Casual readers of news stories about the recent horrific attack at a Dhaka cafe, which left 28 dead, would be forgiven for thinking that this attack represents a sudden shift in the presence of terrorist organizations in Bangladesh. The New York Times suggested that the attack provided “new evidence that ISIS has shifted its focus beyond the Middle East,” while the BBC asserted that the “sense of security” has fundamentally changed in Dhaka.
The July 1 attack undoubtedly represents an escalation in terrorism in Bangladesh, and the relative coordination of this attack, with seven gunman storming a café frequented by expats, is a worrisome development (although it should be noted that the assailants were not heavily armed, indicating that they may not have had the sophistication or the direct links to ISIS that some have claimed). However, those who have followed recent events in Bangladesh will recognize that this attack does not come out of nowhere; rather, it represents the next step in the steady escalation in terrorist attacks over the past couple of years.
Evidence about who is behind the attack is still being uncovered, and it is too soon to make confident assertions about whether the attackers are directly linked to ISIS. Experts continue to debate whether the gunmen had ties to ISIS, or al-Qaeda in the Indian Subcontinent, or perhaps to Jama’at ul Mujahideen Bangladesh (JMB), a homegrown terrorist outfit. Prime Minster Sheikh Hasina has claimed that the attackers had no links to ISIS, but this is not surprising given that her government has long denied that ISIS has any operational presence in Bangladesh, seeing claims to the contrary as attempts to undermine her administration’s counterterrorism efforts.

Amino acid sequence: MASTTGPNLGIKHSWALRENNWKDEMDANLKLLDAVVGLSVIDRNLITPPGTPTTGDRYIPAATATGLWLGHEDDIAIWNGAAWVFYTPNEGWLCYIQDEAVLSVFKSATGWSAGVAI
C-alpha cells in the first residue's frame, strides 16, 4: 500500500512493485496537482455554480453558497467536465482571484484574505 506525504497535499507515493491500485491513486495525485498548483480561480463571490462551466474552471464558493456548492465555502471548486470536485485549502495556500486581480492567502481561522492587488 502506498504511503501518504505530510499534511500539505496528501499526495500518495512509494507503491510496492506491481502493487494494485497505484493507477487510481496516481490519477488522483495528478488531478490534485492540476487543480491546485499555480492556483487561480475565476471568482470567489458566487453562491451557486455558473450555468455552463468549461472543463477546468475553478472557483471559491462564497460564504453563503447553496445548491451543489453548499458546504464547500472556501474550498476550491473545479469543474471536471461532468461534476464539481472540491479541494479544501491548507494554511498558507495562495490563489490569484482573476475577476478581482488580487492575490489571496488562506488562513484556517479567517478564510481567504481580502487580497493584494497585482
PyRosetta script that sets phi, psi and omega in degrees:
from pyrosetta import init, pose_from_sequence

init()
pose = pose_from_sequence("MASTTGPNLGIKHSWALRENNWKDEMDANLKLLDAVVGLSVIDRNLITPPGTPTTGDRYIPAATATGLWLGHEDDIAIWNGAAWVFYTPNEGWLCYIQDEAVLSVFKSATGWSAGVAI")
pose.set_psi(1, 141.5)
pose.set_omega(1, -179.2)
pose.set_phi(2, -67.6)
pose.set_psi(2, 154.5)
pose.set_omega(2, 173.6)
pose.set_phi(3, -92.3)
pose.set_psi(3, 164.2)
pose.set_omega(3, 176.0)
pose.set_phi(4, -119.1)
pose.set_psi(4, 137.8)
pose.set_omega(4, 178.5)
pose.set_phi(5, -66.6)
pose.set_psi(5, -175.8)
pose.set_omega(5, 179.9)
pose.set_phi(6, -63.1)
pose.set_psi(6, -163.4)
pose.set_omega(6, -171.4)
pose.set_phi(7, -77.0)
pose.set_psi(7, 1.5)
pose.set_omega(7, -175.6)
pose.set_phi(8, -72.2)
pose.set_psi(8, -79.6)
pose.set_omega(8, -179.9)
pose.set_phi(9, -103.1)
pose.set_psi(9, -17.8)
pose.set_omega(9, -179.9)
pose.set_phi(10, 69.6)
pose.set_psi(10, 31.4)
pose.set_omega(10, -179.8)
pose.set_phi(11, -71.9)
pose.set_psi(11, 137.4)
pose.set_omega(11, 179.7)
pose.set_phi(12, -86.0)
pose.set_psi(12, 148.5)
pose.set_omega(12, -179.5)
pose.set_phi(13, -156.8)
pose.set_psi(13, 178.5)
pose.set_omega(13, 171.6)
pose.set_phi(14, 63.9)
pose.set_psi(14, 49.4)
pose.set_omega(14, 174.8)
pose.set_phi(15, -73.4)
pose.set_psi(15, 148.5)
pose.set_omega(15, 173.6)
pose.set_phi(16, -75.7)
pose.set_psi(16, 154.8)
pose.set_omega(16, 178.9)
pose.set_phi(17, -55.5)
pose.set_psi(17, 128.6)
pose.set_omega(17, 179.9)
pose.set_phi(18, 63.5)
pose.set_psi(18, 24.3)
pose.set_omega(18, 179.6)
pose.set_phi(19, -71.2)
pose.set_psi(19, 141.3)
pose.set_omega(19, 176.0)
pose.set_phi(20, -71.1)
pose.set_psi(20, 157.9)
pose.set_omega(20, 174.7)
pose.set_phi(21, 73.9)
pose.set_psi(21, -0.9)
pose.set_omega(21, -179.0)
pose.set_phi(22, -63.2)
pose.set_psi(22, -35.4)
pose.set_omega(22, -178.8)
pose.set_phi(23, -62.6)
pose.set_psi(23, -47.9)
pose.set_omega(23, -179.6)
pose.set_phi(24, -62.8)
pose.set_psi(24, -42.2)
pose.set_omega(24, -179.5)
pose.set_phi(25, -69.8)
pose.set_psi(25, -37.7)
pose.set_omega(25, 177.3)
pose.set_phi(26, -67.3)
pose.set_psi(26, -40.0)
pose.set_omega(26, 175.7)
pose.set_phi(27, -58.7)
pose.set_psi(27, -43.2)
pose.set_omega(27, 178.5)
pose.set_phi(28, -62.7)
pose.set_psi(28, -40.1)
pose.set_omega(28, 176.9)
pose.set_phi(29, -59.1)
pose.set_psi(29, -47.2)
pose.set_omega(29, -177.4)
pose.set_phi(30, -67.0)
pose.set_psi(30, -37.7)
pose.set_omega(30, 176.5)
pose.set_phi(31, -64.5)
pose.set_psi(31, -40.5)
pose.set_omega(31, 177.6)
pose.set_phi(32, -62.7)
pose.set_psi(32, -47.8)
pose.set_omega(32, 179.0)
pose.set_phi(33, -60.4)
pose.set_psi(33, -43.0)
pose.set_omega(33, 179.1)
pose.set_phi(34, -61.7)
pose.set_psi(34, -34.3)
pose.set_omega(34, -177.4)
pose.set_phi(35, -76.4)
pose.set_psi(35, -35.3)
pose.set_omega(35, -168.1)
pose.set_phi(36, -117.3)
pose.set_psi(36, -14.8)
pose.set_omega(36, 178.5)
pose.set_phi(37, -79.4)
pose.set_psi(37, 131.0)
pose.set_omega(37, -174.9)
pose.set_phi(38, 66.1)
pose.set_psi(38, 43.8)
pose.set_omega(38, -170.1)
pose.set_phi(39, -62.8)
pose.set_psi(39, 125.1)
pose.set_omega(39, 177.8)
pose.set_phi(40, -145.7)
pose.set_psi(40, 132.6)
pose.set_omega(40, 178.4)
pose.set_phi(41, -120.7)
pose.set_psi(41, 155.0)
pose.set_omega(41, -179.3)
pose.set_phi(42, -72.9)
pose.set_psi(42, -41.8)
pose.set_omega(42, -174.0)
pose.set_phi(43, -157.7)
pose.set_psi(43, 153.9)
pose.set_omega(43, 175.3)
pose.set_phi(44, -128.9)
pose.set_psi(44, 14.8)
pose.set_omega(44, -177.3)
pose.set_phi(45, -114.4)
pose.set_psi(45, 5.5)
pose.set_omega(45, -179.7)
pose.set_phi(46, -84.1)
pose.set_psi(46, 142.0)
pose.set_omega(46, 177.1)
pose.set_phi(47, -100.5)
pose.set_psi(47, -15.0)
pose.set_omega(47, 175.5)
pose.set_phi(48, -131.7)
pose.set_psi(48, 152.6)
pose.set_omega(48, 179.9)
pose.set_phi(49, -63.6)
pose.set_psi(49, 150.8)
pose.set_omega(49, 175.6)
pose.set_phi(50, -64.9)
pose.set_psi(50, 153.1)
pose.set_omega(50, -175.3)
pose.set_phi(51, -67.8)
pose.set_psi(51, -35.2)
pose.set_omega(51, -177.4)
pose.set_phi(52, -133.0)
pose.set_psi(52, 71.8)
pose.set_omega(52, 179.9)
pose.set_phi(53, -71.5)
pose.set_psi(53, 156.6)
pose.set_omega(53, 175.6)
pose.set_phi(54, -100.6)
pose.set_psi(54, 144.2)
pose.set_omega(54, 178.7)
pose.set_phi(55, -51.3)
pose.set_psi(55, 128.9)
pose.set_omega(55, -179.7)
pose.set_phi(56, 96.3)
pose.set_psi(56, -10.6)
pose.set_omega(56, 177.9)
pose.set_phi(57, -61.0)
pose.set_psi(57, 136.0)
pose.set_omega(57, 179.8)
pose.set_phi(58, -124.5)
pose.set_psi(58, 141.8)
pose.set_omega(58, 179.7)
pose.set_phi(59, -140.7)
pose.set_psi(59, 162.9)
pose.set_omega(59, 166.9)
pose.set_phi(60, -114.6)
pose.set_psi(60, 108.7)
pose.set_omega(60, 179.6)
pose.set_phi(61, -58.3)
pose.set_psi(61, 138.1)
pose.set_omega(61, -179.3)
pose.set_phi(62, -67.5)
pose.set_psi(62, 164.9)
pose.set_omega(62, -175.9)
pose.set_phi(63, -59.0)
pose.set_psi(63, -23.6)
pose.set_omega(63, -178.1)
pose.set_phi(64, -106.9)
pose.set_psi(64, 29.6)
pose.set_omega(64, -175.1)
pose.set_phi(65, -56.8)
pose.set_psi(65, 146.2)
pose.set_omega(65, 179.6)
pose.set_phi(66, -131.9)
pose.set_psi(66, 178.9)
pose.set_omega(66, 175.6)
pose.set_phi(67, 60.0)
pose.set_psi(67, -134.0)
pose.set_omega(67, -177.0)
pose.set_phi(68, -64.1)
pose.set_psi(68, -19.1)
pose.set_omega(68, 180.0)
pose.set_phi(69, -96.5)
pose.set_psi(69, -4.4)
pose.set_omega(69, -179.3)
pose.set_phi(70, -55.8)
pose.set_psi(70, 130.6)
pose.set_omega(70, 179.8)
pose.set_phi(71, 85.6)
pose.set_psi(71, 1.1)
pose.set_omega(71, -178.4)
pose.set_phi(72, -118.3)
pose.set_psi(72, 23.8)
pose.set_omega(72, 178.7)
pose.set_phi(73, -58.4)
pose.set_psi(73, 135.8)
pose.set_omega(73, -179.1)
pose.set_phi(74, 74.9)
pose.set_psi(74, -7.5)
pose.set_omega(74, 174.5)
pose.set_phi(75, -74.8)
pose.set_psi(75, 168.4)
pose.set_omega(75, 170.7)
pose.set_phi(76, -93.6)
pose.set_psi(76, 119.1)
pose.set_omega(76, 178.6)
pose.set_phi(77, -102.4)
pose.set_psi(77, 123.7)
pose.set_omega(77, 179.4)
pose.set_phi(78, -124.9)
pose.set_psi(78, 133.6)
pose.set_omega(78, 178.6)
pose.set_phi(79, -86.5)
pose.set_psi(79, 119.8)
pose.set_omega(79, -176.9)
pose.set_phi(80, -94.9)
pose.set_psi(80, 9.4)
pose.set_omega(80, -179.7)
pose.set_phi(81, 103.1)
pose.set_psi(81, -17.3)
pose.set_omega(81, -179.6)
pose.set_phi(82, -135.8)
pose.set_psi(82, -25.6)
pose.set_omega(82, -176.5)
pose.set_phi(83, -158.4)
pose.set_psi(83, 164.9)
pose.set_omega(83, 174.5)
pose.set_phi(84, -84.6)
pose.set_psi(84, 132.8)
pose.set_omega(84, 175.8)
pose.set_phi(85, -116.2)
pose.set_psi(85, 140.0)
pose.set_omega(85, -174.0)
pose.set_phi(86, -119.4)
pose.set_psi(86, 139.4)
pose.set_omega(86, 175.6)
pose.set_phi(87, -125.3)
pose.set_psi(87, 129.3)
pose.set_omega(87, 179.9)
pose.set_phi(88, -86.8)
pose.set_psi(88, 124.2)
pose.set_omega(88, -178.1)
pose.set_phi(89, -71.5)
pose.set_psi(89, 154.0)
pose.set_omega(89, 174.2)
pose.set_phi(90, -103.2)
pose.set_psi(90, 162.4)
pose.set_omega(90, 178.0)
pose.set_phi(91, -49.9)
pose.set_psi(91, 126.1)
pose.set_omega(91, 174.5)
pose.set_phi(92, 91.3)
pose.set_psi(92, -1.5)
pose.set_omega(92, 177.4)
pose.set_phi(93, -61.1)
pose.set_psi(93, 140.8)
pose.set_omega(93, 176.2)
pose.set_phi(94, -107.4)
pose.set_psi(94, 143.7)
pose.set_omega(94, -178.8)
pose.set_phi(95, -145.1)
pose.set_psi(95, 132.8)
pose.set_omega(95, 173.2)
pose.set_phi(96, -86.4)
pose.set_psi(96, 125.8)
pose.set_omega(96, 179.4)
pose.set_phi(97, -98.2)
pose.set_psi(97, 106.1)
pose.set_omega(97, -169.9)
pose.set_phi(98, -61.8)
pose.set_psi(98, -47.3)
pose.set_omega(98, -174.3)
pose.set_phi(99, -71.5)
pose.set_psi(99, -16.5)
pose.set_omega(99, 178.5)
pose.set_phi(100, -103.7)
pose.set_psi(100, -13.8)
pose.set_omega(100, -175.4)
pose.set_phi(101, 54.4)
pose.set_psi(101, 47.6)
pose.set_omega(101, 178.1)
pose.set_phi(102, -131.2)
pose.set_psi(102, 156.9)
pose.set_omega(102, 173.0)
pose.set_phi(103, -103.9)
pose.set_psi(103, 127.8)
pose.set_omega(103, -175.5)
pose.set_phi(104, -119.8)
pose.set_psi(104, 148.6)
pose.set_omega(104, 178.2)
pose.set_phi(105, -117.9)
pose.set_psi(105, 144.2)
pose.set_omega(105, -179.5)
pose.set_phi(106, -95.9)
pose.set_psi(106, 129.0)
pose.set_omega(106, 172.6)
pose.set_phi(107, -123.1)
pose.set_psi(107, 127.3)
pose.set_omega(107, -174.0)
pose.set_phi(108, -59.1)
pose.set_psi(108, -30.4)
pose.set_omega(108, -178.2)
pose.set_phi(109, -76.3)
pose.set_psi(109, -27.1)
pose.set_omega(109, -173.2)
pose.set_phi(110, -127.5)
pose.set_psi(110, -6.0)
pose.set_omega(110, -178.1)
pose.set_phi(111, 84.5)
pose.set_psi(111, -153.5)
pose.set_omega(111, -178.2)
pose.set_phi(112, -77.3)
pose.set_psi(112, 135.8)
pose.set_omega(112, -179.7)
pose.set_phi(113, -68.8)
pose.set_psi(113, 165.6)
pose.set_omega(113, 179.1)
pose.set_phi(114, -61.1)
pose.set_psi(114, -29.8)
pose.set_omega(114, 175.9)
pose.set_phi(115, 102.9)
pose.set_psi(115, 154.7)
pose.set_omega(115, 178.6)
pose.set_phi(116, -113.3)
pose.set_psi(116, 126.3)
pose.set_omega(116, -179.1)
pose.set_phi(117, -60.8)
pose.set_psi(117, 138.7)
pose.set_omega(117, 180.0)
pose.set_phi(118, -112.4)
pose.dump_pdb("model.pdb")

What is clear, though, is that this assault follows a steadily rising tide of terrorist attacks in Bangladesh in recent years: extremist groups have killed more than 30 individuals in Bangladesh since 2013. Since September of last year, when an Italian aid worker was shot and killed by two assailants, several foreigners, LGTB activists, and religious minorities have been targeted, including a Shi’ia cleric and a Hindu priest. JMB, an organization that is affiliated with ISIS, is alleged to be behind these attacks. ISIS has indeed claimed responsibility for many of these attacks, including the recent one in Dhaka. In the same time period, several prominent atheist bloggers have been killed by machete-yielding assailants. These murders have been claimed by Ansarullah Bangla Team (ABT), which is linked to al-Qaeda. ABT also circulated a “hit list” of 84 bloggers in 2013; nine of these bloggers have since been killed. These attacks have had a chilling effect on moderate political voices, leading some to stop posting or even leave the country.
These groups likely operate on separate tracks, and are actually probably tacitly competing with one another for influence and recruits in the region. Up until now, their attacks have been relatively unsophisticated, typically involving one or a couple of attackers armed with machetes. The Dhaka attack on the Holey Artisan Bakery may signal that terrorism in Bangladesh is entering a new phase, where attacks may become more sophisticated and highly coordinated than in the past. This is of course worrisome, and all the more reason for the international community to work with the Bangladeshi government on counterterrorism measures, an area where the government has conspicuously fallen short in recent years, often politicizing its efforts by using terrorism as an excuse to pursue its political adversaries.
But the attack must also be understood in its context, where homegrown terrorist groups, notably JMB and ABT, with affiliations with the likes of ISIS and al-Qaeda, have carried out a series of attacks against foreigners, bloggers, and religious minorities. In order to understand the roots of this violence, it is important to understand that the July 1 attack represents an escalation in an ongoing pattern of terrorism rather than an aberration or a sudden shift in the efforts of international terrorist outfits like ISIS and al-Qaeda.
Alexandra Stark is a PhD candidate in International Relations at Georgetown University, and a Research Assistant with the World Faiths Development Dialogue in Washington, D.C. She holds and MSc in IR from the London School of Economics.